Photoshop CS6 Settings Tips

Adjust these Photoshop settings to make working in PS easier, faster, and safer!

Whenever I upgrade to a new version of Photoshop or install it fresh I find myself tweaking the settings for a while before I’ve got it working the way I like it.  If you’re new to CS6, you might be annoyed at some of the things it does by default. Here are my Photoshop CS6 settings tips for happy Photoshopping!

PS: This article is written for CS6, but some of these settings apply to earlier versions of Photoshop as well.

1. Turn off Window Docking

Under Edit > Preferences > General  I uncheck “Animated Zoom”, “Zoom Resizes Window”, and “Enable Flick Panning”.  These features are unnecessary and in some cases, rather annoying.

Photoshop CS6 settings tips: turn off animated zoom, zoom resizes windows, and enable flick panning.

2. Go Back to “Light Grey” Photoshop

Look in Edit > Preferences > Interface for “Color Theme” if you’re like me and don’t care for the dark new Photoshop interface.

Photoshop CS6 settings tips: turn Photoshop away from the dark side in "Color Theme".

3. Turn off “Tabs”

Also in Edit > Preferences > Interface is the ability to disable Photoshop’s annoying “docking” and “tabs” features. With these settings disabled, Photoshop documents will no longer try to join together as you drag one canvas over another.

Photoshop CS6 settings tips: Turn off those annoying tabs and docking.

4. Show more “Recent Files”

What was that file called again? I use File > Open Recent a lot, so I like tho make the Recent Files list nice and long. Go to Preferences > File Handling and look at the bottom for “Recent File List Contains” – increase that bad boy up to at least 30 for a nice, long list of files you were just using.

photoshop_more_recent_files

5. Crank up the History States

This is an important setting – don’t miss your chance to give yourself nearly unlimited undo!

By default, Photoshop comes with 20 history states. That’s just 20 “undo”s! That won’t be nearly enough. I like to crank History States all the way up to 999.

Photoshop CS6 settings tips: Add way more history states for way more undos.

6. Measure in Pixels

I work on the web, not in print, and pixels are the web’s chosen unit of measurement. Go to Edit > Preferences > Units & Rulers to change the default units to Pixels. Photoshop will now default to pixels when you show rulers, draw a selection box, resize your canvas, etc.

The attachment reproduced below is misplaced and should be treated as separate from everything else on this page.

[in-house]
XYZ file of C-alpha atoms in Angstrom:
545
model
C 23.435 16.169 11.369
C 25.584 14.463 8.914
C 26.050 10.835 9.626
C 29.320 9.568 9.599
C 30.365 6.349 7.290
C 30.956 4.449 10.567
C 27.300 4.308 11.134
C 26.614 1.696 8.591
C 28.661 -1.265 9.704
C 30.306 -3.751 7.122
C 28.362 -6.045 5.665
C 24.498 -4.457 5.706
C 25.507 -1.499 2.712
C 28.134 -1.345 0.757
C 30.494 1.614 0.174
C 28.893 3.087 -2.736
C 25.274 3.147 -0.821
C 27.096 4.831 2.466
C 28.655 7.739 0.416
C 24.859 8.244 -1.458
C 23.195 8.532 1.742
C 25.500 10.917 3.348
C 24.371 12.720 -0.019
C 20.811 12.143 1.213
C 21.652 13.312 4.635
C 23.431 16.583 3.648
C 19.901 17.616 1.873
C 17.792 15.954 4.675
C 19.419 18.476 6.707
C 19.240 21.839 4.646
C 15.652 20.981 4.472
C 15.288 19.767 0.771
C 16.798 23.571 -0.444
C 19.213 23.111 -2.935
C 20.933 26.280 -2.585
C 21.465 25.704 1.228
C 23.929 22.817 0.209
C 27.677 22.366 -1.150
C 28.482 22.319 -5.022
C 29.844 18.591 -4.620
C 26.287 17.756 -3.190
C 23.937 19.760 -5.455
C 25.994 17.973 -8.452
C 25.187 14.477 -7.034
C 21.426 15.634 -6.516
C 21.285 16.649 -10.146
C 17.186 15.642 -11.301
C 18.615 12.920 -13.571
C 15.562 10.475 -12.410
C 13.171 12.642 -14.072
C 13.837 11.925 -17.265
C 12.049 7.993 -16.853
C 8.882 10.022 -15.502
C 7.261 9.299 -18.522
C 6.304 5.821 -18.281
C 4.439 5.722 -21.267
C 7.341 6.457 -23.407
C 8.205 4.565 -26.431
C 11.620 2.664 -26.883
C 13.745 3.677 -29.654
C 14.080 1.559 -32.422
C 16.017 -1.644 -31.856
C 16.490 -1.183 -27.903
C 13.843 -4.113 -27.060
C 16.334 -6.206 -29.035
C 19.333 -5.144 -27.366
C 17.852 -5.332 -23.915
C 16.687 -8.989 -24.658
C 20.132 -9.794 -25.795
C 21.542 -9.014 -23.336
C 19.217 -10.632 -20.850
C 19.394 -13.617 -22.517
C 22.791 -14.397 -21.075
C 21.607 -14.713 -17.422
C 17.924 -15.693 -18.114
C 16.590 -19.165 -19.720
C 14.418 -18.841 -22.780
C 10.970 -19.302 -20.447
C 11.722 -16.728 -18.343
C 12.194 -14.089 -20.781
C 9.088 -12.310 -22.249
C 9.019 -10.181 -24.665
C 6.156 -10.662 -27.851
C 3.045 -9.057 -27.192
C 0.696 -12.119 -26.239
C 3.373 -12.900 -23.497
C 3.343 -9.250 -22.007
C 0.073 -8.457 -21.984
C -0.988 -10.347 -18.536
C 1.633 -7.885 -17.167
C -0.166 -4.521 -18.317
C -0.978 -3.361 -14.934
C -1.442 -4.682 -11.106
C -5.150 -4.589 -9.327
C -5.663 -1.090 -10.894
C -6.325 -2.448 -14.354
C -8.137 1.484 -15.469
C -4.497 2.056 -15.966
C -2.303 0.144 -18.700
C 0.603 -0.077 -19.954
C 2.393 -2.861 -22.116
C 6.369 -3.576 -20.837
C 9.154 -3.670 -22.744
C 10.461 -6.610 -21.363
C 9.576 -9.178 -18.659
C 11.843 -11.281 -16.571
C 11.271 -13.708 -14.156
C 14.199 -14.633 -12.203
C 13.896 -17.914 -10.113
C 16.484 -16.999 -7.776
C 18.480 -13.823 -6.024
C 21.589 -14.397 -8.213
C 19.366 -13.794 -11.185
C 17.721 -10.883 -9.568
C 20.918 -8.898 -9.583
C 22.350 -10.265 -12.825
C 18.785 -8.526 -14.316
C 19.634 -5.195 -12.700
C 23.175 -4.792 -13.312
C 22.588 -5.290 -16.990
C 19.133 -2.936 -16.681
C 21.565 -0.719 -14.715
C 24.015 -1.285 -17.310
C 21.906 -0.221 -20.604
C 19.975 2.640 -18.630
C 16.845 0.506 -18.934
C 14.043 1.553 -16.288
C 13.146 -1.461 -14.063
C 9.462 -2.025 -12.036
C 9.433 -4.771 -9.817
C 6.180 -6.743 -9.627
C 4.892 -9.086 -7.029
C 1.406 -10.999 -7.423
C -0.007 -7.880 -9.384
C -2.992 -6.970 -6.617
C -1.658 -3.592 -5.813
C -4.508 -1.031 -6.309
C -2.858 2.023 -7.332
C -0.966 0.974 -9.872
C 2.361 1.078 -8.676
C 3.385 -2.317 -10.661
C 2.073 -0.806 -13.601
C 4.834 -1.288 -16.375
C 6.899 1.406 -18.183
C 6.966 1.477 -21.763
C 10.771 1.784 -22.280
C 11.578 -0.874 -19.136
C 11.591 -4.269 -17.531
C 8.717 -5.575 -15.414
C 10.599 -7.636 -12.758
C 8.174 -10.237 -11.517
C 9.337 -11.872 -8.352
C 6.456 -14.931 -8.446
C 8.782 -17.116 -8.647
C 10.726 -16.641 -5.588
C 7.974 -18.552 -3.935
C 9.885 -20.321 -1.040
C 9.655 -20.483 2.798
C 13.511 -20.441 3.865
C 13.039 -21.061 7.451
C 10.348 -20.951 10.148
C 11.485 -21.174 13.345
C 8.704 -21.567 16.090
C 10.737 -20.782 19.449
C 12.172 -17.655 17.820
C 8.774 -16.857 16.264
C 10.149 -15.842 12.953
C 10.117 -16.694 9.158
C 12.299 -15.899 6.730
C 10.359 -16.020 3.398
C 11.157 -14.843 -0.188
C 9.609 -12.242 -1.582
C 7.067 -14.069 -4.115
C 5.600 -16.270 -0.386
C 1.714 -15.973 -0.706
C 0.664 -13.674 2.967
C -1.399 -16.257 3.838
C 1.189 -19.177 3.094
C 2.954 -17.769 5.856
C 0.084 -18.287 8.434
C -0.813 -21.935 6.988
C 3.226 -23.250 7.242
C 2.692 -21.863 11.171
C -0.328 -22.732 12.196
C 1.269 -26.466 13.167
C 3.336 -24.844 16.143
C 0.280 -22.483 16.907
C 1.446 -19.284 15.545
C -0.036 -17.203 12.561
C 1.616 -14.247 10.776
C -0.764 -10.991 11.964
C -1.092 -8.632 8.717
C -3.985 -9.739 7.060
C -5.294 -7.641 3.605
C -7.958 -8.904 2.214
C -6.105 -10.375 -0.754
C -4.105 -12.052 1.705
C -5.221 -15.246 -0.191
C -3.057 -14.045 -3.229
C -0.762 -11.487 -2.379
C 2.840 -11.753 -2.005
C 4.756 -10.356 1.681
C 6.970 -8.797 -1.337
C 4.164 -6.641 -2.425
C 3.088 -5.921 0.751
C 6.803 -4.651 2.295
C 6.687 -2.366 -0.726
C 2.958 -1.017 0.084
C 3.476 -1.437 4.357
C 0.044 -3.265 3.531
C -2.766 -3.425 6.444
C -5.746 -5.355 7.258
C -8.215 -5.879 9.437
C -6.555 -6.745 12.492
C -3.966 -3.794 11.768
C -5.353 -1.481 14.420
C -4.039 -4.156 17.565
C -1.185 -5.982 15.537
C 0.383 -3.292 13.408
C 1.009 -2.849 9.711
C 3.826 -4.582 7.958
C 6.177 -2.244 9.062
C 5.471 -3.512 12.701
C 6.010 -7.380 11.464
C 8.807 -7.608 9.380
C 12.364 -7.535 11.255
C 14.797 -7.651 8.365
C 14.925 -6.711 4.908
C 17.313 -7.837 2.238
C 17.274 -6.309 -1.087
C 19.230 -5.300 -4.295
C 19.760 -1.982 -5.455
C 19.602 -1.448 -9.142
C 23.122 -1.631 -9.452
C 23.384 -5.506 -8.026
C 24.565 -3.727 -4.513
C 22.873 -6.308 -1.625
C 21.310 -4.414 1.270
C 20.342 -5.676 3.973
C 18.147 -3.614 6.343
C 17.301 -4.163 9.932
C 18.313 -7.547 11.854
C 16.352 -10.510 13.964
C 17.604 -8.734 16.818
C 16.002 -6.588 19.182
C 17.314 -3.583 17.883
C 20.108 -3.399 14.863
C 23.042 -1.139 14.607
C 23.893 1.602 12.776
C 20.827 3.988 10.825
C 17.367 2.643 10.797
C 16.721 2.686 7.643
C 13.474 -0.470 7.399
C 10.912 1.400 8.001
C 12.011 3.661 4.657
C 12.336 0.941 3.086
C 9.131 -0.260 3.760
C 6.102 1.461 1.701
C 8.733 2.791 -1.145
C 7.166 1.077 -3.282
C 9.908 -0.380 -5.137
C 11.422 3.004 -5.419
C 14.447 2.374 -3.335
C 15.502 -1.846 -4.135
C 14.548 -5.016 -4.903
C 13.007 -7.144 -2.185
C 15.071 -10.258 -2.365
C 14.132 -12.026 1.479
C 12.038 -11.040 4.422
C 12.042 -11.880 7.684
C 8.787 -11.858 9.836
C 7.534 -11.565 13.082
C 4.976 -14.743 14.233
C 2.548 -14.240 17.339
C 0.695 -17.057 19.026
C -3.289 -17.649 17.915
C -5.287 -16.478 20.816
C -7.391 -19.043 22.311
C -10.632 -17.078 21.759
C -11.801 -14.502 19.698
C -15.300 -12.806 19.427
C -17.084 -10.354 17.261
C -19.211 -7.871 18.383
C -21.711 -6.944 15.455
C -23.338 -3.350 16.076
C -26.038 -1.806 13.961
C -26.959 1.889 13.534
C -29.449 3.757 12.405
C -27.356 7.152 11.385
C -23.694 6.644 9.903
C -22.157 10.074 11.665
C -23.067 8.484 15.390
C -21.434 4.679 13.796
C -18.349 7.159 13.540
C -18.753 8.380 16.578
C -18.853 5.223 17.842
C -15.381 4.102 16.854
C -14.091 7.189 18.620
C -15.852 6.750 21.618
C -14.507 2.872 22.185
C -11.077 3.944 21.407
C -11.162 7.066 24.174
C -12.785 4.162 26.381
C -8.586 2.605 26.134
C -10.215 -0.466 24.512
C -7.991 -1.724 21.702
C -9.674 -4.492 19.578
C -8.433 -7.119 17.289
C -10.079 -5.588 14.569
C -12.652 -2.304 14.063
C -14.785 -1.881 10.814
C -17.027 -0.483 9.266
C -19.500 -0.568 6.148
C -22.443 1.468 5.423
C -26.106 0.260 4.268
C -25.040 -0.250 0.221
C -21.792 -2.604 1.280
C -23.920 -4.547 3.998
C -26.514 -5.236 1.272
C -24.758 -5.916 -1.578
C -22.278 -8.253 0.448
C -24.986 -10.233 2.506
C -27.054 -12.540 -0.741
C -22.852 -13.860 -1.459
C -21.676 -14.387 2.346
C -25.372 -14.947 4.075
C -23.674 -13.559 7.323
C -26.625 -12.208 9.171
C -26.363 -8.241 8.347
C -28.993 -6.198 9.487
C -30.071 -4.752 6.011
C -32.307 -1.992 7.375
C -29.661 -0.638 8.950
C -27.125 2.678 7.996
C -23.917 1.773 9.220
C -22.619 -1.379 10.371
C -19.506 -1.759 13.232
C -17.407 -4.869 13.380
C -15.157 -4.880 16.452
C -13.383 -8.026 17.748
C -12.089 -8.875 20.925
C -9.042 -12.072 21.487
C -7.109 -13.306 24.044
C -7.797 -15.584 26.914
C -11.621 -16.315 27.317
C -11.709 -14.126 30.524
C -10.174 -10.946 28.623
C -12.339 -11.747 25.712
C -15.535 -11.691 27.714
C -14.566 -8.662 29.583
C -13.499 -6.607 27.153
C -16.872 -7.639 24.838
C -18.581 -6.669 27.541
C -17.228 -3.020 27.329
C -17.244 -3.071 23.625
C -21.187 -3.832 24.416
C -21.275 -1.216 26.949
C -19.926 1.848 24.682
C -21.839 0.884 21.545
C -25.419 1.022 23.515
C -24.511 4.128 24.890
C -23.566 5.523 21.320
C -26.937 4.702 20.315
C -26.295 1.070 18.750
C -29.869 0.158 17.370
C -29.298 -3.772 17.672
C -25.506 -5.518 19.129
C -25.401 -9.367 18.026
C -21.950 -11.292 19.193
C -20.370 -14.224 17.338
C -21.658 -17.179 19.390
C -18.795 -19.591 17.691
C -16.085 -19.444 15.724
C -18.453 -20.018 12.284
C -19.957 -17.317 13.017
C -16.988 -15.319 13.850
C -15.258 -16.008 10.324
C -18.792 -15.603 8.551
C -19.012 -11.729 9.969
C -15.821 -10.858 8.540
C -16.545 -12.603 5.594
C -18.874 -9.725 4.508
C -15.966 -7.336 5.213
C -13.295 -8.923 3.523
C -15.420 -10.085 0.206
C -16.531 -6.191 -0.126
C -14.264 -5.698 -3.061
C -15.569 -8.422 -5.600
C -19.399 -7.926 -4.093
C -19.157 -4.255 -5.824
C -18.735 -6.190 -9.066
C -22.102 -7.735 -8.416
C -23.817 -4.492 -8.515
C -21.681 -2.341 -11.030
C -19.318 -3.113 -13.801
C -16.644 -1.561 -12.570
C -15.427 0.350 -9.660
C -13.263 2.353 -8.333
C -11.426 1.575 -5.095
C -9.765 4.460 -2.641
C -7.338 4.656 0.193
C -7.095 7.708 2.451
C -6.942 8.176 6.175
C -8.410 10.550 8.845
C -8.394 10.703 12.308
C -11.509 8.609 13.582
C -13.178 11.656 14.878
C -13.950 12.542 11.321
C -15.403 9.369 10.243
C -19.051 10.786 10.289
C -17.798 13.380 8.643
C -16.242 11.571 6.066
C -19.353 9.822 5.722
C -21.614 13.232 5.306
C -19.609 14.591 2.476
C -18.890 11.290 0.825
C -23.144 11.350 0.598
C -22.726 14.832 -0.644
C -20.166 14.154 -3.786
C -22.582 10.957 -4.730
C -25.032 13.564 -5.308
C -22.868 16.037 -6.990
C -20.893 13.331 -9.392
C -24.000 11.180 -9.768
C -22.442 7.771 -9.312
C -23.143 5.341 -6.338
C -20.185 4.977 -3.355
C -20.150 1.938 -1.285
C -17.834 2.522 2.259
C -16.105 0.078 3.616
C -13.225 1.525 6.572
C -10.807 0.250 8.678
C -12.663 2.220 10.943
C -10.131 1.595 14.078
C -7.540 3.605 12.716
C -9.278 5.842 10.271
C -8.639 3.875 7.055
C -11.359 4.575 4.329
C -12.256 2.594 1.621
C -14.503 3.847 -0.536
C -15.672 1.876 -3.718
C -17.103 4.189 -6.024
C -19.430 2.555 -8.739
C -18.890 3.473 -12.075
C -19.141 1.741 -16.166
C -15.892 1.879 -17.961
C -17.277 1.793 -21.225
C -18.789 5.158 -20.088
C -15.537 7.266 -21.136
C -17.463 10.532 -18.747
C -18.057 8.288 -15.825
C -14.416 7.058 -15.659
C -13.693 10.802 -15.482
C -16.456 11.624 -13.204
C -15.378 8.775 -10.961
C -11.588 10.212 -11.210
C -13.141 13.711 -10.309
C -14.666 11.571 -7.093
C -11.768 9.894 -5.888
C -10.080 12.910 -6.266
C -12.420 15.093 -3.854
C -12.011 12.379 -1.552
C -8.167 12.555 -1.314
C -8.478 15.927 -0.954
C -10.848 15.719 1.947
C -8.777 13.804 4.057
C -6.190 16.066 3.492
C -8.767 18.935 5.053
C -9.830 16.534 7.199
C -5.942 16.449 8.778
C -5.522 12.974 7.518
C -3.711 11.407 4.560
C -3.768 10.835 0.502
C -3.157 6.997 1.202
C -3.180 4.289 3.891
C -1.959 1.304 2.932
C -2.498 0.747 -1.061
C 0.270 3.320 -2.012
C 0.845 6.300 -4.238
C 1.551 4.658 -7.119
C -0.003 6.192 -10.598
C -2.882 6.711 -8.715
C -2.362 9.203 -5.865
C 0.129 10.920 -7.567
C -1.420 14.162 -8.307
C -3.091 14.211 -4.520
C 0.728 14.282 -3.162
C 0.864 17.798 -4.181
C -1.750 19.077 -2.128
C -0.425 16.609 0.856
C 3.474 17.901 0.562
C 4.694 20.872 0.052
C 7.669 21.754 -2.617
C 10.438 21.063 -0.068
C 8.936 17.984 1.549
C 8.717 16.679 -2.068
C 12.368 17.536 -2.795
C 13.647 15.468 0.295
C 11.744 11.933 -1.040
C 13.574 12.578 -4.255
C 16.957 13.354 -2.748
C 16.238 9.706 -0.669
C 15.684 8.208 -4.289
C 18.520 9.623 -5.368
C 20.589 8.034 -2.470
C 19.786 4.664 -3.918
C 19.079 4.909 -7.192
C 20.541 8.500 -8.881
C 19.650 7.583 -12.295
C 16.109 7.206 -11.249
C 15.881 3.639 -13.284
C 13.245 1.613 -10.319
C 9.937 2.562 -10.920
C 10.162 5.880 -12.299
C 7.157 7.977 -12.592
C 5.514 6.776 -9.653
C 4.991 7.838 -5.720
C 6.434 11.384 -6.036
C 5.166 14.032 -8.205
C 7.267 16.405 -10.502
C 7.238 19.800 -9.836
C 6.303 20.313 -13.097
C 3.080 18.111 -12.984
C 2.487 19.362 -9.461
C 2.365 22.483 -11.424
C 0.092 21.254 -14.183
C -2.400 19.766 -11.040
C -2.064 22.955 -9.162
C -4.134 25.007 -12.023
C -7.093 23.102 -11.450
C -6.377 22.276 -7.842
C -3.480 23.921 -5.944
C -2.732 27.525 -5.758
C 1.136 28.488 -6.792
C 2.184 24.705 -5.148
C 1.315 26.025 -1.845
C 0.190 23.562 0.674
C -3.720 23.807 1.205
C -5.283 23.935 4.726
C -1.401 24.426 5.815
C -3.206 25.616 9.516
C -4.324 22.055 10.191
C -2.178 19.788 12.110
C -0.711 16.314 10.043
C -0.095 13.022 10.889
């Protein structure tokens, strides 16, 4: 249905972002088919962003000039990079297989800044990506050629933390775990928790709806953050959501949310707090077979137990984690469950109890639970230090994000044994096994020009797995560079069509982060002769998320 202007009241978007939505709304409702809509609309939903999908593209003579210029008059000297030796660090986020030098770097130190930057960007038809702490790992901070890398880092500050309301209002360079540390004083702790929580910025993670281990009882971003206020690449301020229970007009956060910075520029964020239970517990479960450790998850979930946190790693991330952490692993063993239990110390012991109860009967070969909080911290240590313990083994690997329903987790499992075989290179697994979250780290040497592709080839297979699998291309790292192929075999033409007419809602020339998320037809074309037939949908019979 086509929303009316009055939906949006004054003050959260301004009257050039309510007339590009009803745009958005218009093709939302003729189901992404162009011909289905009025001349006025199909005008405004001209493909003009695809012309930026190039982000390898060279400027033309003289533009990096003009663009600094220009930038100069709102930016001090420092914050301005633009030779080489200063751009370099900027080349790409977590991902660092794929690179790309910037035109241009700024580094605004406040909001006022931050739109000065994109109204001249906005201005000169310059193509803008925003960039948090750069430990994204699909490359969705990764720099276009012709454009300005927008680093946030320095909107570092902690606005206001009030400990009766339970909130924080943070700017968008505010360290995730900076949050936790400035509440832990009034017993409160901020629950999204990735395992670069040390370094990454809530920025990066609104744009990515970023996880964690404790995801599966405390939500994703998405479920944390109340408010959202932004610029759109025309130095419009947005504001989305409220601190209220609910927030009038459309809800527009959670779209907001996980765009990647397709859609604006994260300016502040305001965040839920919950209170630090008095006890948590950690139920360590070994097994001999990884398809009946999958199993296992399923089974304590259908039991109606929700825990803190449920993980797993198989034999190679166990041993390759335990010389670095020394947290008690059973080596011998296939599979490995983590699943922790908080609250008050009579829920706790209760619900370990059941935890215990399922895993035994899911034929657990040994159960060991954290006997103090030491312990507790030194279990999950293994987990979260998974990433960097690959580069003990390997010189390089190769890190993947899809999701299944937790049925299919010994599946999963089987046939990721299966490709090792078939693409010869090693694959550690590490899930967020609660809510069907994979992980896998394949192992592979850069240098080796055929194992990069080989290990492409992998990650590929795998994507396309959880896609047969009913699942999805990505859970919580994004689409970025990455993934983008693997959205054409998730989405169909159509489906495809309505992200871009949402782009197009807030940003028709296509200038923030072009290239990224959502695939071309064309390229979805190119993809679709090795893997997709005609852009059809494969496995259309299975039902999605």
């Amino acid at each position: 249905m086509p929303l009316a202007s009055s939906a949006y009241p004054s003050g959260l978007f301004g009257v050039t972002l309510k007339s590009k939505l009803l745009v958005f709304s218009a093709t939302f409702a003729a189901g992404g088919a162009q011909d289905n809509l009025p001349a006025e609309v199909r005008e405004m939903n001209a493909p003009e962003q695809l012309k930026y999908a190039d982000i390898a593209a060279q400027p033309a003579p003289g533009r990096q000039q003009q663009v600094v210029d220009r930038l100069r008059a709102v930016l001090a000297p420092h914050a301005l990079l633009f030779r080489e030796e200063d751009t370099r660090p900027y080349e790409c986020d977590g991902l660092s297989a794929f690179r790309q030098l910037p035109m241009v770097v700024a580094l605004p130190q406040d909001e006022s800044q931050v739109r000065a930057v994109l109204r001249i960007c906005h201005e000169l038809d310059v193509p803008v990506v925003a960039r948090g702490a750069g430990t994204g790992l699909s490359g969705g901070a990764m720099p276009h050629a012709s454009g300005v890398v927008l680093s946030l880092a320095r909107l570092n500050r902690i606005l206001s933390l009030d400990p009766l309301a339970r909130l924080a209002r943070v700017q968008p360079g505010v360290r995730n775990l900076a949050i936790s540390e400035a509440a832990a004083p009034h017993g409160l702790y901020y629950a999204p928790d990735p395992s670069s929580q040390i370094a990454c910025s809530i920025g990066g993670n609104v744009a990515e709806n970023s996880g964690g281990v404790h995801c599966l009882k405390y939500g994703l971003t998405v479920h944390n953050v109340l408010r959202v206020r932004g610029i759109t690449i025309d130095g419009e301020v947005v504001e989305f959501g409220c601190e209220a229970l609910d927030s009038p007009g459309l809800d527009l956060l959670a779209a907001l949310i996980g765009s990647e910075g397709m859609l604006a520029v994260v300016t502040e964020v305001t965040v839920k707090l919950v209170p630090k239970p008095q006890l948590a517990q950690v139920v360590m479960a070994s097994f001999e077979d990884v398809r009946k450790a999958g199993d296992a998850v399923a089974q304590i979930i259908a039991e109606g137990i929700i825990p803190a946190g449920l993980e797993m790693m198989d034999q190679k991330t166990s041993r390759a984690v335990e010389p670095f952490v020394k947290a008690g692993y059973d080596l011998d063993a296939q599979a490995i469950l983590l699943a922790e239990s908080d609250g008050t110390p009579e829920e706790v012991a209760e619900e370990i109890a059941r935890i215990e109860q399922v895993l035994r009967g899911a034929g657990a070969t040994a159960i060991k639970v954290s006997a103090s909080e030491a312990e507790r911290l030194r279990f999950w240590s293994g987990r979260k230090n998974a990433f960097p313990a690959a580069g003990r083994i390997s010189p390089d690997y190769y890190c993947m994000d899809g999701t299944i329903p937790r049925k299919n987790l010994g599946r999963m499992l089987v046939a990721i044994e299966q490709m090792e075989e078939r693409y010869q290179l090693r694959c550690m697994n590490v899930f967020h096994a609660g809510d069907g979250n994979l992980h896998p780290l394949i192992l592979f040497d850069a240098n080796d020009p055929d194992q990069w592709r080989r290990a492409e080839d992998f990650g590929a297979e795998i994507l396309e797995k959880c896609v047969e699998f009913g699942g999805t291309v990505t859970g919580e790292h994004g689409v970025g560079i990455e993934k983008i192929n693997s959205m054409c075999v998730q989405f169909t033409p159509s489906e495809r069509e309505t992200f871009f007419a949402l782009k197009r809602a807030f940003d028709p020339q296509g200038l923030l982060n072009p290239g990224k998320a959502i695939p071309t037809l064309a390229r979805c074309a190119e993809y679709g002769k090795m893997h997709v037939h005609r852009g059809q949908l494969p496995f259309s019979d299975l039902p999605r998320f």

Photoshop CS6 settings tips: Turn units to "pixels"

7. Hotkey the Color Picker

Go to Edit > Keyboard Shortcuts > Shortcuts For: “Tools”

This one might be more specific to me since I work on large illustrations when I’m not doing photography, but opening the color picker window via the keyboard is the best. Photoshop didn’t always let you hotkey the color picker, so for years it was one of the only things that couldn’t be accessed via keyboard shortcuts. (Thanks for finally letting us hotkey the color picker, Adobe!)

Photoshop CS6 settings tips: Hotkey the color picker for easy access!

8. Show Brush Stroke Thumbnails

If you ever use any kind of brush in Photoshop (eraser brush, dodge/burn brush, or even the paint brush) you might appreciate seeing the brush stroke as it will look when dragged across the canvas.

With the Brush tool active, click the little arrow dropdown next to its preview in the top toolbar.

photoshop_show_stroke_thumbnail

Now, look to the right of the large menu that just opened up. Click the tiny gear button. In the menu that opens up, select “Stroke Thumbnail”.

photoshop_show_stroke_thumbnail_settings_button

Your brush palette should now look more like this:

Photoshop CS6 settings tips: turn on brush stroke thumbnails to see what a brush will actually look like when it's used.

There we have it – a whole bunch of Photoshop CS6 default settings that you can change to make Photoshop work better for you!

What Photoshop preferences do you like to change after a new install? What do you wish you could change in Photoshop? Let us know in the comments!


Hello there! I'm Mandi, a lifelong crafter with a passion for helping others use technology. DIYCraftPhotography shows artisans how to photograph and publicize their handmade goodies. Thank you for visiting!

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